My favorite vegetable is definitely yellow summer squash. Squashes are members of the gourd family, which also includes watermelons, cucumbers, muskmelon, pumpkins, and gourds. Squash was a popular food of Native Americans who ate it about 5500 B.C. The blossom of the squash was the Hopi emblem of fertility. The writings of the earliest explorers and colonists include references to squash.
Selection of summer squash
Skin should appear fresh, glossy, tender, and free from blemishes. Both the skin and seeds are eaten. Avoid over-developed summer squash—it has hard rind, dull appearance, and enlarged seeds and tends to be stringy. Also avoid spots and bruises.
Varieties to look for
— Crookneck and Straight Neck — should be a delicate yellow with pebbly skin; gold color indicates it is over-ripe.
— Zucchini —dark green, long, and straight, 8 to 10 inches in length.
— Cocozelle —similar to zucchini, except smaller with green and yellow stripes.
— White Bush Scallop —green flesh with white tinge; smooth skin, scalloped edges.
— Spaghetti Squash—yellow to golden yellow skin, light yellow flesh, 8 to 10 inches long and 4 to 6 inches in diameter. After cooked in water about 30 minutes, flesh separates into spaghetti-like strands.
Summer Squash are best when eaten soon after picking or after purchasing. If you need to store, keep them in the refrigerator and use in 3 to 5 days.
Due to the many variables, such as moisture content, size, and variety, it is impossible to give specific recommendations as to quantity to buy. The recommendations below are approximations.
1 bushel squash = 40 pounds
1 bushel squash = 16–20 quarts canned
1 pound squash = 2–3 servings
The “Dietary Guidelines for Americans” recommend that adults need 2–2½ cups of a variety of vegetables daily. Squash is a great choice to meet this requirement. They contain antioxidants, Vitamins A and C, some B vitamins, iron, calcium, and fiber. Summer squash contain about 15 calories per cup.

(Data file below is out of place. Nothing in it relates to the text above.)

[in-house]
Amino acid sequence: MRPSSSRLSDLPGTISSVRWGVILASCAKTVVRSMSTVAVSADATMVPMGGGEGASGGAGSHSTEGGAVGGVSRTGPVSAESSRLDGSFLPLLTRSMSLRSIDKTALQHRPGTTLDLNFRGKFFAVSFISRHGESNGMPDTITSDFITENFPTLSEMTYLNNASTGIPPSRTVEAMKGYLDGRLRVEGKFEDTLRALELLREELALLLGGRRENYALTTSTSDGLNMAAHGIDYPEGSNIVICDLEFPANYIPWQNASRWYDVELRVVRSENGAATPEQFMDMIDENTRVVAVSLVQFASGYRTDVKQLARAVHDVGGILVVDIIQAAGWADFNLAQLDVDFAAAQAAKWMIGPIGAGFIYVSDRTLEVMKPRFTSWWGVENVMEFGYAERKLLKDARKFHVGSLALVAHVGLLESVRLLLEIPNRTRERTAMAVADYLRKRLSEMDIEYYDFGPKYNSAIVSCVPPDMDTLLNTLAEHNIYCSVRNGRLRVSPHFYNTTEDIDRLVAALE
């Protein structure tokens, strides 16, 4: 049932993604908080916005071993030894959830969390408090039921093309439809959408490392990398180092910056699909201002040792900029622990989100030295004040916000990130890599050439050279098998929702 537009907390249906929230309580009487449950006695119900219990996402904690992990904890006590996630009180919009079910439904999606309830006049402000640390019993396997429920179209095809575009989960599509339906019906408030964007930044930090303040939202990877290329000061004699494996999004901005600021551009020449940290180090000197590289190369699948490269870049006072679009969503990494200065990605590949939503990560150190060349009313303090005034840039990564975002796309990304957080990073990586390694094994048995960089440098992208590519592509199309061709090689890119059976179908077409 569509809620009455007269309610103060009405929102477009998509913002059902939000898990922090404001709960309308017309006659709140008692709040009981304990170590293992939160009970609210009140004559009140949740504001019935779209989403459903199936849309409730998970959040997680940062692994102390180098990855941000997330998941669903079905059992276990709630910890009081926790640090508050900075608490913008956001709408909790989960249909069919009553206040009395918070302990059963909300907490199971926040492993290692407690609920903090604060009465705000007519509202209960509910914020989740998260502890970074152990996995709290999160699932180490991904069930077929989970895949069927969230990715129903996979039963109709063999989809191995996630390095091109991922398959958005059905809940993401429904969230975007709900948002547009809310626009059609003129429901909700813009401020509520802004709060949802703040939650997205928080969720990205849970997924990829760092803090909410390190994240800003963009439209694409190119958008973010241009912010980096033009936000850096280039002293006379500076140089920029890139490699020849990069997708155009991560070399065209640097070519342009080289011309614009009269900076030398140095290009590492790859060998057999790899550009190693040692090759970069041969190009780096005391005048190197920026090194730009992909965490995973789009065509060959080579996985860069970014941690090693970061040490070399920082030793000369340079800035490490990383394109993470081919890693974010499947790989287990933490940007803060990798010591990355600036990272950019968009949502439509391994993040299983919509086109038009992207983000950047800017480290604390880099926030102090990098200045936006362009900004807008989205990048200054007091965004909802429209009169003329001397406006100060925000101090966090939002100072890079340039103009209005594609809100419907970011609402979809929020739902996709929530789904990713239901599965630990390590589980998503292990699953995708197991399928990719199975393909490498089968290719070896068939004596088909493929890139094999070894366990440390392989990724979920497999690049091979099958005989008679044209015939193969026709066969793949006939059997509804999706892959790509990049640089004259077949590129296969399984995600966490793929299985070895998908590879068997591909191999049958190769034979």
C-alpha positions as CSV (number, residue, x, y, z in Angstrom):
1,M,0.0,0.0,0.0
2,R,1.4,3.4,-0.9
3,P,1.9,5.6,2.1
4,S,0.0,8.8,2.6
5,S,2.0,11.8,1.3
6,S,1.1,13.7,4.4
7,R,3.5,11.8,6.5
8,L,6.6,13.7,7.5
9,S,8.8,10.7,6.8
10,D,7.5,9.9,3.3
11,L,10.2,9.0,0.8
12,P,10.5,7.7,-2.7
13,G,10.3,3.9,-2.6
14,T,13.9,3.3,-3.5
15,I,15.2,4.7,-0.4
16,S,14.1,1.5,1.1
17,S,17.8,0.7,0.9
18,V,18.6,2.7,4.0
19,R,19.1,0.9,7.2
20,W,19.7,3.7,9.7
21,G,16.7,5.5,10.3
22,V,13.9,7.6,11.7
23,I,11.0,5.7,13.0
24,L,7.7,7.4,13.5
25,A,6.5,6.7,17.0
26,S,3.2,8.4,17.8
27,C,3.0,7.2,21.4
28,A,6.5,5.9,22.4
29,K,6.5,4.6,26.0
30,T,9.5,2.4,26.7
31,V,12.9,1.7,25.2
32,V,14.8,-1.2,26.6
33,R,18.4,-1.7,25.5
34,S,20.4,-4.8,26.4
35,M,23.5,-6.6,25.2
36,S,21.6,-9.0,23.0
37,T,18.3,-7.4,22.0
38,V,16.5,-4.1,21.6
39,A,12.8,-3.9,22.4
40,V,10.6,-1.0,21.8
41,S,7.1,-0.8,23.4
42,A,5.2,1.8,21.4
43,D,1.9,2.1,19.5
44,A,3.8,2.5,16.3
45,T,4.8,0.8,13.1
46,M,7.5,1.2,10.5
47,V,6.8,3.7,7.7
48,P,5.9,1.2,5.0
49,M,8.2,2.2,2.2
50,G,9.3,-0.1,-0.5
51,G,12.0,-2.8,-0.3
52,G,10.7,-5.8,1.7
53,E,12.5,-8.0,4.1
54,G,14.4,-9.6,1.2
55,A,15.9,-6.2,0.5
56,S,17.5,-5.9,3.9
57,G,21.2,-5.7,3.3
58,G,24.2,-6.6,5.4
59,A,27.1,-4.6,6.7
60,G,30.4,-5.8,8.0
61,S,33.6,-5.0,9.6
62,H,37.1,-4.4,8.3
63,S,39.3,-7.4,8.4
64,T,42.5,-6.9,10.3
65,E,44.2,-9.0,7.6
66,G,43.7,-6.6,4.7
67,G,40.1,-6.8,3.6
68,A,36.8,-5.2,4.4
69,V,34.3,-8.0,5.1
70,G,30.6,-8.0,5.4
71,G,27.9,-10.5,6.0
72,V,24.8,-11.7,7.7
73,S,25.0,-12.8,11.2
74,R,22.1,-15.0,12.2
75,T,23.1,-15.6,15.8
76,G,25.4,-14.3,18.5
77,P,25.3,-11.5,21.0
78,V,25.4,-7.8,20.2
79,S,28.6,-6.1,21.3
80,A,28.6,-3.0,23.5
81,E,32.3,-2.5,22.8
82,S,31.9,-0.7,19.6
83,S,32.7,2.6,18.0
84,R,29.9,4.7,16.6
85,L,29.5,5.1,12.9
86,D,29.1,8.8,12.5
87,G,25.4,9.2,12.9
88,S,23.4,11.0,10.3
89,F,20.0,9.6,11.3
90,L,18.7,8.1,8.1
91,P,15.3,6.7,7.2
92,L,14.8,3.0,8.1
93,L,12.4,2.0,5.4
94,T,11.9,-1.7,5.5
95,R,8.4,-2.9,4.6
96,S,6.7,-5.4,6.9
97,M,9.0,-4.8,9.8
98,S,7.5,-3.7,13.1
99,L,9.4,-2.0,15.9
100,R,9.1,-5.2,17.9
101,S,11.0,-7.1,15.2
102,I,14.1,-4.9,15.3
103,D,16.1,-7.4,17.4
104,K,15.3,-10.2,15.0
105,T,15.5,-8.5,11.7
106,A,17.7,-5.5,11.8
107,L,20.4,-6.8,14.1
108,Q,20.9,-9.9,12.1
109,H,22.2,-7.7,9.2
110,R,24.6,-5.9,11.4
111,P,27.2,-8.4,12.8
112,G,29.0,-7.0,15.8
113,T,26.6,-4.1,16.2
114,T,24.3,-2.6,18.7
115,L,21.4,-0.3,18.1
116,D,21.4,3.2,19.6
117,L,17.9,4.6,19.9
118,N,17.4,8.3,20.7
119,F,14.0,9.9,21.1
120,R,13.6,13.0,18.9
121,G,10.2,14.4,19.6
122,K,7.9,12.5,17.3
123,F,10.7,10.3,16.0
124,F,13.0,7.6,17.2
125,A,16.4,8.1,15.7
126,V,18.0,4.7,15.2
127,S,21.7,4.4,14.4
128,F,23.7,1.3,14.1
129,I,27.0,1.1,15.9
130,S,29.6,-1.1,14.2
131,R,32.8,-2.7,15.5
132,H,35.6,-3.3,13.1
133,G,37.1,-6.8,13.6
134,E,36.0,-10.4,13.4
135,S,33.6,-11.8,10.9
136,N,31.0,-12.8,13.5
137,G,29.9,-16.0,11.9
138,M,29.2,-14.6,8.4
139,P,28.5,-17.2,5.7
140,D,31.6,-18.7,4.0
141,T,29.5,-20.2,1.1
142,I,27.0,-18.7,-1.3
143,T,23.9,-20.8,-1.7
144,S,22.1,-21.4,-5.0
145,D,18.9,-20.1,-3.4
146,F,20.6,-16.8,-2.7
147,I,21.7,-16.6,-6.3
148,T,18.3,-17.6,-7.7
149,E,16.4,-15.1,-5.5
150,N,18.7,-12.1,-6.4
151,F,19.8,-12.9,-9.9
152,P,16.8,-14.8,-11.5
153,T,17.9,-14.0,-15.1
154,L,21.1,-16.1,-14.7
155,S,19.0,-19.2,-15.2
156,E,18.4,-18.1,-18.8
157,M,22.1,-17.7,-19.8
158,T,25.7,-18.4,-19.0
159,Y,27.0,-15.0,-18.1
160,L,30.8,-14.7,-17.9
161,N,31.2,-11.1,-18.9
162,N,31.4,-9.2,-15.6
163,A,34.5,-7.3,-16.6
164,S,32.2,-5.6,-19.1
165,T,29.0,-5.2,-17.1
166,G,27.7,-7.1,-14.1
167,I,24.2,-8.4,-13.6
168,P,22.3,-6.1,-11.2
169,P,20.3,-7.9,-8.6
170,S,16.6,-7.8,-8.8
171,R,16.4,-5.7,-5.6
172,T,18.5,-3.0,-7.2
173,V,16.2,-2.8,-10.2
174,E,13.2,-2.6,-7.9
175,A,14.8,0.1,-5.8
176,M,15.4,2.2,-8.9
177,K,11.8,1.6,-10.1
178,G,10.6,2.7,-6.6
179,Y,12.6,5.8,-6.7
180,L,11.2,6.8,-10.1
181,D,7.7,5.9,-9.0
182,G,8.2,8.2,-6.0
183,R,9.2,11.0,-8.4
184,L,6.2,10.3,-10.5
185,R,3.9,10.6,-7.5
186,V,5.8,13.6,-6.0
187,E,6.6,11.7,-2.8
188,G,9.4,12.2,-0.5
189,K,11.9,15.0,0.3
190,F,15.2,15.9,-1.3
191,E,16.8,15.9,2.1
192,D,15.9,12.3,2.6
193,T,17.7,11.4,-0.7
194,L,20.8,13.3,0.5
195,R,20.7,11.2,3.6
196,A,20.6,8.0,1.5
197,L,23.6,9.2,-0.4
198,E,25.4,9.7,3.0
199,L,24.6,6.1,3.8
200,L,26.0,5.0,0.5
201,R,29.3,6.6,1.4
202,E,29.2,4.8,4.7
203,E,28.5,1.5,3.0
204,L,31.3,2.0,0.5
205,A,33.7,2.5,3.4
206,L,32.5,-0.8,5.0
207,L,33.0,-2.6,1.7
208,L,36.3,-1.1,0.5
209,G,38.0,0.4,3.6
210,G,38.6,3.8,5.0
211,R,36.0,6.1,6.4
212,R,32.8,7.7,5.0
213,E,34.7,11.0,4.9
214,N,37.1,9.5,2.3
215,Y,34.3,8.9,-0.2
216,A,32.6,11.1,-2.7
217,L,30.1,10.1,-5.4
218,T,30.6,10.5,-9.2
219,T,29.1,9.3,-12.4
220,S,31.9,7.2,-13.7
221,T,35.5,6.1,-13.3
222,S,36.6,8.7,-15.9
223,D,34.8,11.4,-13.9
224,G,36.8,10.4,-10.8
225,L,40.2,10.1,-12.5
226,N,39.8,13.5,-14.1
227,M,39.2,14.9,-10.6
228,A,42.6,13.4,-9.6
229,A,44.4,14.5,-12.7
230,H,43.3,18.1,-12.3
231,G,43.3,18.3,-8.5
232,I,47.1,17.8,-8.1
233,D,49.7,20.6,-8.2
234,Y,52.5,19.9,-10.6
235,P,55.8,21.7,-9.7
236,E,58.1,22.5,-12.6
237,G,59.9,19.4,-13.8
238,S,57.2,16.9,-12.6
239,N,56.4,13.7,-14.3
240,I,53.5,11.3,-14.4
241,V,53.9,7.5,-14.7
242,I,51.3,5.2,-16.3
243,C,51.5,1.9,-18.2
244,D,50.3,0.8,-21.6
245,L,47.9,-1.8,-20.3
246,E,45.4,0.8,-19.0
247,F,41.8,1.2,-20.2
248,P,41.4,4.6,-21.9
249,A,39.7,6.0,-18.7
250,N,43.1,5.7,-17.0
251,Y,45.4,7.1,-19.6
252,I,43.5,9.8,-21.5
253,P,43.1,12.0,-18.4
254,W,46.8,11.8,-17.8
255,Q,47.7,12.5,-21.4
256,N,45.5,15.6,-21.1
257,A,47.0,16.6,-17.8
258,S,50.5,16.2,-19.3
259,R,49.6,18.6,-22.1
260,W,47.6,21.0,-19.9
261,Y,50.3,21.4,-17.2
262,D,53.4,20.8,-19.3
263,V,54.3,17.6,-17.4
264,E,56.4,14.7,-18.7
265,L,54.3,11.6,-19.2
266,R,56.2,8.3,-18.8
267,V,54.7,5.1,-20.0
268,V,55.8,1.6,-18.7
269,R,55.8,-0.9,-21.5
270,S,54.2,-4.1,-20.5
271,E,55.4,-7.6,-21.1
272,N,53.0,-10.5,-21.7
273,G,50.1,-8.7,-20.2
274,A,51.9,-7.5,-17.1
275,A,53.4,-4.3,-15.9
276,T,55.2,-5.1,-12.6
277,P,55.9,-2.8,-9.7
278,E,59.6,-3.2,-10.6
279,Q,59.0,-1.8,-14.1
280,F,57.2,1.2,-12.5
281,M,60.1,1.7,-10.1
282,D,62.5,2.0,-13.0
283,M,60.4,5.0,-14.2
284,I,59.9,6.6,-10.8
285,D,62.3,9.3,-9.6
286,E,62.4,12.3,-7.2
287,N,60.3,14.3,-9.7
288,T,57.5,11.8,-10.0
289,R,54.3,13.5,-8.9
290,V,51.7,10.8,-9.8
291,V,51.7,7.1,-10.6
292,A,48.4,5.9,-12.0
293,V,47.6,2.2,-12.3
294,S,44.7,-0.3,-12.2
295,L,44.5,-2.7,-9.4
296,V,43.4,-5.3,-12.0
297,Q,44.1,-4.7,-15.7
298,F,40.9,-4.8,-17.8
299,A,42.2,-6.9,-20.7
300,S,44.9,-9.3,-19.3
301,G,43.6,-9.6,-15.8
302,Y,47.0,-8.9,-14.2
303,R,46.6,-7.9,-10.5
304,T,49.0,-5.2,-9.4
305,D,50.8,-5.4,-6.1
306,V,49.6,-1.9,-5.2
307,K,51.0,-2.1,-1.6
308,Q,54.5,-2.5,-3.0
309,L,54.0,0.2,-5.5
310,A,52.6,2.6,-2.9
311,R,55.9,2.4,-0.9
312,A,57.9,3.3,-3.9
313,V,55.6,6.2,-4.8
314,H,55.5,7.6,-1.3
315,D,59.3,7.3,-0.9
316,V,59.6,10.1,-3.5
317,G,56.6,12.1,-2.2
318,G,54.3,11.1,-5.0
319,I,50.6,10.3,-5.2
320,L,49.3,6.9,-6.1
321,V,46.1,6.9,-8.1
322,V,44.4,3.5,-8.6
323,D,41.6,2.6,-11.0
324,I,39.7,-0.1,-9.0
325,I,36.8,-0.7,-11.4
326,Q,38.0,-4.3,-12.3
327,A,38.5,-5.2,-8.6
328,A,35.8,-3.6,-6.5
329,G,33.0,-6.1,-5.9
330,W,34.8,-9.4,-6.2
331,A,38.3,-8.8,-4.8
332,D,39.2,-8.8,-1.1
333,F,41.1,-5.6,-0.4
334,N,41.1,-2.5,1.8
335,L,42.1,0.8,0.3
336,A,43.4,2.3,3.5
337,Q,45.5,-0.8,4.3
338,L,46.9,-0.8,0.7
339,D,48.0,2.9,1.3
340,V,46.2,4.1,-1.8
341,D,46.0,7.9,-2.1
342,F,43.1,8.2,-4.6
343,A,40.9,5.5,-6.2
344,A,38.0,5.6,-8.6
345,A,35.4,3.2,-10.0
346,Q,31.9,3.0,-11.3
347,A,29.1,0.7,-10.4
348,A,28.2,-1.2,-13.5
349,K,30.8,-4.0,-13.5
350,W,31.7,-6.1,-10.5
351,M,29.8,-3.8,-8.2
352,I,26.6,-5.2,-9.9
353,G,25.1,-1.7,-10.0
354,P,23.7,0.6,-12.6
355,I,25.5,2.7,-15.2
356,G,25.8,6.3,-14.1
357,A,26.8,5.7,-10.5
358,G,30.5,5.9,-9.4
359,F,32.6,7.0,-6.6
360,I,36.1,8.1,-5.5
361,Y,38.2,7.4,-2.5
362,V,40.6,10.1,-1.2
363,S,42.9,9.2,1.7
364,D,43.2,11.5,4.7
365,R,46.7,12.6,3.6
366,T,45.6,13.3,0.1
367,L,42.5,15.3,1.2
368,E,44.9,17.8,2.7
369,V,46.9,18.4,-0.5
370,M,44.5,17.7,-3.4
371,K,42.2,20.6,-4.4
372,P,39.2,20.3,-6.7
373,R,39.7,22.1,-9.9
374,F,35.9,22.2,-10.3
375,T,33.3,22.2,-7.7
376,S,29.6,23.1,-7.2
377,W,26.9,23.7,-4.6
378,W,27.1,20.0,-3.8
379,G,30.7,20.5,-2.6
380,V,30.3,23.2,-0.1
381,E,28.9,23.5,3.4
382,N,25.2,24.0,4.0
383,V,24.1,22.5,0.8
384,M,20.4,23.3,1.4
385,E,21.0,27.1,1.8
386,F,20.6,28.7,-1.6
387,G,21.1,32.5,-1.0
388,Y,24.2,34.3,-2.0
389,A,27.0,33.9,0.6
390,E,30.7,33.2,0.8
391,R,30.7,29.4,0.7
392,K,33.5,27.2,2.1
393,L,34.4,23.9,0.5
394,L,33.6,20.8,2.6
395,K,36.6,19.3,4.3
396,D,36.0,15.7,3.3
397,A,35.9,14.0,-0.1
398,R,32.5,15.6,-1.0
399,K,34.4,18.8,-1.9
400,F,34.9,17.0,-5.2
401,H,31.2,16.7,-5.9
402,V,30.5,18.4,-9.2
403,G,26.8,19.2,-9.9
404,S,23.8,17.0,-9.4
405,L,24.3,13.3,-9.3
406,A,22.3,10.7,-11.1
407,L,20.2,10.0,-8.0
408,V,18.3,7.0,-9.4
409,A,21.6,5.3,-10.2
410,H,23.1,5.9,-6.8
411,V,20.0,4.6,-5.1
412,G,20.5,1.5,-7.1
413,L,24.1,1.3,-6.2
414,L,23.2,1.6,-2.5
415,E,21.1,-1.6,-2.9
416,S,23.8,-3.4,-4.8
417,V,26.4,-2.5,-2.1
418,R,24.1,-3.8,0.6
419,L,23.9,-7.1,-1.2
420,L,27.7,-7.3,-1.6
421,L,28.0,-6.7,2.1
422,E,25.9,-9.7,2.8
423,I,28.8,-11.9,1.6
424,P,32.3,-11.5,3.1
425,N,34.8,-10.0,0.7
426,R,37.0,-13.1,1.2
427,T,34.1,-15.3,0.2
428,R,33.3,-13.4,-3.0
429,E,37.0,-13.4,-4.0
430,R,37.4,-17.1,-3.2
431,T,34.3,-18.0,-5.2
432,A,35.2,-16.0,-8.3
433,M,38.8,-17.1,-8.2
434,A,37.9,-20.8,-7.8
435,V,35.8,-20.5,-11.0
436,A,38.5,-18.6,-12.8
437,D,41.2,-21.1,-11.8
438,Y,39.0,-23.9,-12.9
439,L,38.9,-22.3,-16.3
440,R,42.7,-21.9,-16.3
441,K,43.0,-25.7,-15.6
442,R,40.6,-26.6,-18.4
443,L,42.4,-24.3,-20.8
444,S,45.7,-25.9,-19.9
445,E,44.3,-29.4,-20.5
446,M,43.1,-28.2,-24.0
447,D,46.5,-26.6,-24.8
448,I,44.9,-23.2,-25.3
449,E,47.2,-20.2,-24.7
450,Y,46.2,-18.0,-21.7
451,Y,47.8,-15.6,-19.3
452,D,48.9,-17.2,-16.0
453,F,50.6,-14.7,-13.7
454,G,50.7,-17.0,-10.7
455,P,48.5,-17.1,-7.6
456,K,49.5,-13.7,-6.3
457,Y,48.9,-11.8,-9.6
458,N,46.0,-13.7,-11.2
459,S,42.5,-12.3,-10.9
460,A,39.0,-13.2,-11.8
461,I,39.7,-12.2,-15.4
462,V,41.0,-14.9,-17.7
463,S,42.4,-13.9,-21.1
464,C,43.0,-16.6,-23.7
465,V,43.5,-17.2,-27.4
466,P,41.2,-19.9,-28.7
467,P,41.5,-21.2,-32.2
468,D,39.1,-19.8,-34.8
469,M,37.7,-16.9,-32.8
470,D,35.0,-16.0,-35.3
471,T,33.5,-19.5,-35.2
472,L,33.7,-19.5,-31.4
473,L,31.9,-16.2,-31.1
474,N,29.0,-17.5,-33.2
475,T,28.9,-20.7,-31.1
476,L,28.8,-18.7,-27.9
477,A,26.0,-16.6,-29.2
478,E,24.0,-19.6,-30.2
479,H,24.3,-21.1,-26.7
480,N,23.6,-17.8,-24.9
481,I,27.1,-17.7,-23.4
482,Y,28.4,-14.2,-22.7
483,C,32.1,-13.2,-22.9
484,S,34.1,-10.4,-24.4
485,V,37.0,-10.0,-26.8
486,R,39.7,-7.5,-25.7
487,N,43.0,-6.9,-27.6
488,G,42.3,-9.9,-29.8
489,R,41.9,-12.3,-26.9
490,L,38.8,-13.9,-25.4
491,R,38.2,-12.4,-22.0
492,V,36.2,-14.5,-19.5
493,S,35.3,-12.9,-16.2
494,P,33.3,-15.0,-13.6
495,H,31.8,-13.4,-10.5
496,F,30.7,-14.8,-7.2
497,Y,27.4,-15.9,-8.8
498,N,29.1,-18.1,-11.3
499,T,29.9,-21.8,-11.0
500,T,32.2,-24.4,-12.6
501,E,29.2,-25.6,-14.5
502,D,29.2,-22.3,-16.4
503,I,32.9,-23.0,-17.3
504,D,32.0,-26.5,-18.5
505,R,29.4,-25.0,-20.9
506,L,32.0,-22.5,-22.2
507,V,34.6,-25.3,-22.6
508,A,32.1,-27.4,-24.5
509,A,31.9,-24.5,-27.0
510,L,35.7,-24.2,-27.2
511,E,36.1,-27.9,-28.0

Clean surfaces, utensils, and hands after touching raw meat and poultry and before you use them on fresh produce. To remove dirt, bacteria, and possible pesticide residue, wash vegetables thoroughly in cold water. Do not use soap, dish detergent, or bleach when washing since these household products are not approved for human consumption.
Dry completely before storage, especially if refrigerated, to discourage growth of bacteria and mold. We recommend that you only prepare the amount of fresh squash that you plan to use for a recipe or for a meal. Extra squash can be frozen.
Squash may be baked, boiled, steamed, grilled, broiled, pan-fried, or pressure cooked for immediate use.
Source: Ohio Cooperative Extension
Summer Squash Casserole
6 small yellow summer squash (3 pounds) cut into chunks
2 eggs, beaten
½ cup plus 2 tablespoons dry bread crumbs, divided
2 tablespoons sugar
1 ½ teaspoons dried minced onion
½ teaspoon salt
1/8 teaspoon pepper
2 teaspoons butter, melted
Place squash in large saucepan and cover with water. Bring to a boil. Boil, uncovered, for 15 – 20 minutes or until tender. Drain well, pressing squash to remove excess liquid. In a bowl, mash the squash. Stir in the eggs, ½ cup bread crumbs, sugar, onion, salt and pepper until blended.
Transfer to a 1 ½ qt. baking dish, coated with nonstick spray. Bake, uncovered, at 350 degrees for 20 minutes. Toss the remaining bread crumbs with butter. Sprinkle over the top of casserole. Bake 20 – 30 minutes longer or until golden. Yield: 8 servings
Dilled Summer Squash
4 cups sliced squash (yellow and/or zucchini)
¼ cup water
2 teaspoons finely chopped onion
2 teaspoons butter
2 teaspoons snipped fresh dill or ½ teaspoon dill weed
1/8 teaspoon pepper
In a large saucepan, combine the squash, water and onion. Bring to a boil. Reduce heat. Cover and simmer for 10 – 15 minutes or until tender. Drain. Stir in butter, dill and pepper. Yield: 4 servings
Sandra R. Cain is the Extension agent for Family and Consumer Sciences in Bladen County.